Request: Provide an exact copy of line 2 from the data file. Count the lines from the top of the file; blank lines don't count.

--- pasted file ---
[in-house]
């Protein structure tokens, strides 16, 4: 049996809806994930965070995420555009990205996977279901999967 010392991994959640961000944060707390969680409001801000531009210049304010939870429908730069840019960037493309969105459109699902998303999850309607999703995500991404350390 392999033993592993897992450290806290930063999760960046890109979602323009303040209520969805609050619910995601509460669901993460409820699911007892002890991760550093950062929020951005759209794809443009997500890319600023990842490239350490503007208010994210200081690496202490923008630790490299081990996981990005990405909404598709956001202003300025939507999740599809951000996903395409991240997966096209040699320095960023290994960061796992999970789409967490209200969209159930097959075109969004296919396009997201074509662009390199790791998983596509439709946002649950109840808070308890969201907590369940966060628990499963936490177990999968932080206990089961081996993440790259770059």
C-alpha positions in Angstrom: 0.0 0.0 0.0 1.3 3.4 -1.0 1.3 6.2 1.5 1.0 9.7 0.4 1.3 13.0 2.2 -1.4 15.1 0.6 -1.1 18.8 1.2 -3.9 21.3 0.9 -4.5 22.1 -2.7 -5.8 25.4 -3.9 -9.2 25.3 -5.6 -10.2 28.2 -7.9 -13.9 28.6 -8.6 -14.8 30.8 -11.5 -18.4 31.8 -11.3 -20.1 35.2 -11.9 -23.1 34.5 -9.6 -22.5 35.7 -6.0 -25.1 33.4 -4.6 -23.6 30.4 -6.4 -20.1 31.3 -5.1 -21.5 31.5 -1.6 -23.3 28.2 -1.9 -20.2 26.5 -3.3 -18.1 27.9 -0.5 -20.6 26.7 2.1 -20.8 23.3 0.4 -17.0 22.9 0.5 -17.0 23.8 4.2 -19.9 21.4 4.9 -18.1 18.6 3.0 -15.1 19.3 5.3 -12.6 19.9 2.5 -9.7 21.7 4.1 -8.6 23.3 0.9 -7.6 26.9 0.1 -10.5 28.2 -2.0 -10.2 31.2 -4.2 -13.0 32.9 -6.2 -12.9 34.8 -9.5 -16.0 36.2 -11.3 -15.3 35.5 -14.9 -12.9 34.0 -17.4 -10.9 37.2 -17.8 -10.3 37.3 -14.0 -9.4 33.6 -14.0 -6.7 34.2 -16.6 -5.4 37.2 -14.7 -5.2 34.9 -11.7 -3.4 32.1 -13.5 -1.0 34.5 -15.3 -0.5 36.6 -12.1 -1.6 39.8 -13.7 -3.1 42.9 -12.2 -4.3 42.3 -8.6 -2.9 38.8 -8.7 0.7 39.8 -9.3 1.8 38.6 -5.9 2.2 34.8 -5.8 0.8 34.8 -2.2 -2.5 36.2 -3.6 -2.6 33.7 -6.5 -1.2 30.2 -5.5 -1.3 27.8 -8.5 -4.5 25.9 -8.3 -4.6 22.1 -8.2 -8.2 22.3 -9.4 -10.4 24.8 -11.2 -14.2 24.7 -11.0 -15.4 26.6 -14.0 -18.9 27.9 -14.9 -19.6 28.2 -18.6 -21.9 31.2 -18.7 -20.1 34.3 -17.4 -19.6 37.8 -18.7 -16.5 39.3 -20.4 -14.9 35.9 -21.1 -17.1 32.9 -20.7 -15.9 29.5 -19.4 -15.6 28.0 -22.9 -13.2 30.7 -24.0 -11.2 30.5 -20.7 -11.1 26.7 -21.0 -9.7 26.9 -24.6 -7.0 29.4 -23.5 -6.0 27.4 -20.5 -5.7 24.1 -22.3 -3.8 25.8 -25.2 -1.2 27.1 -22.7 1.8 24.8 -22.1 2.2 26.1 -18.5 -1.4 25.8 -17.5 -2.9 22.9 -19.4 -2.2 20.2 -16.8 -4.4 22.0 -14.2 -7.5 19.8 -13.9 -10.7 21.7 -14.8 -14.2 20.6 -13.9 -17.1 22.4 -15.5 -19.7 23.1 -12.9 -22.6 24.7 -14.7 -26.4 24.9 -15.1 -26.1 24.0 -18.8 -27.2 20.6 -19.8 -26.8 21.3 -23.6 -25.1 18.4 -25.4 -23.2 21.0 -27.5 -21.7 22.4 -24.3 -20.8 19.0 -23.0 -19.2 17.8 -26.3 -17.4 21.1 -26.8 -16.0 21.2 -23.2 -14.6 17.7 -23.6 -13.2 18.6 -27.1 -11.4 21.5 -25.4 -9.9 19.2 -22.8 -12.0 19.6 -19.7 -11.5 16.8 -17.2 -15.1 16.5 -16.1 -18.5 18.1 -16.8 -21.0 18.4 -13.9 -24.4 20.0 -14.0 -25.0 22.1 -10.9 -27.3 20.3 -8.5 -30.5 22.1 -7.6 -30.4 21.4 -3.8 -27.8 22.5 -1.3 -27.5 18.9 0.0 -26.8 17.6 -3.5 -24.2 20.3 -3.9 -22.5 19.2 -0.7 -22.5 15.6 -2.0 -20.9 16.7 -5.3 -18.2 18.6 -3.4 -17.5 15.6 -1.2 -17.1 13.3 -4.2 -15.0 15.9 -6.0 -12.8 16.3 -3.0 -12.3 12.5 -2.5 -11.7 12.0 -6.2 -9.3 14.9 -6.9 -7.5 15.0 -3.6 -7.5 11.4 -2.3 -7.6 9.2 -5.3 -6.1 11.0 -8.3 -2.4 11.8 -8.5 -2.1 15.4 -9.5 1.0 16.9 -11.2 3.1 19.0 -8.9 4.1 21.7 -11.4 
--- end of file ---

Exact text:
């Protein structure tokens, strides 16, 4: 049996809806994930965070995420555009990205996977279901999967 010392991994959640961000944060707390969680409001801000531009210049304010939870429908730069840019960037493309969105459109699902998303999850309607999703995500991404350390 392999033993592993897992450290806290930063999760960046890109979602323009303040209520969805609050619910995601509460669901993460409820699911007892002890991760550093950062929020951005759209794809443009997500890319600023990842490239350490503007208010994210200081690496202490923008630790490299081990996981990005990405909404598709956001202003300025939507999740599809951000996903395409991240997966096209040699320095960023290994960061796992999970789409967490209200969209159930097959075109969004296919396009997201074509662009390199790791998983596509439709946002649950109840808070308890969201907590369940966060628990499963936490177990999968932080206990089961081996993440790259770059």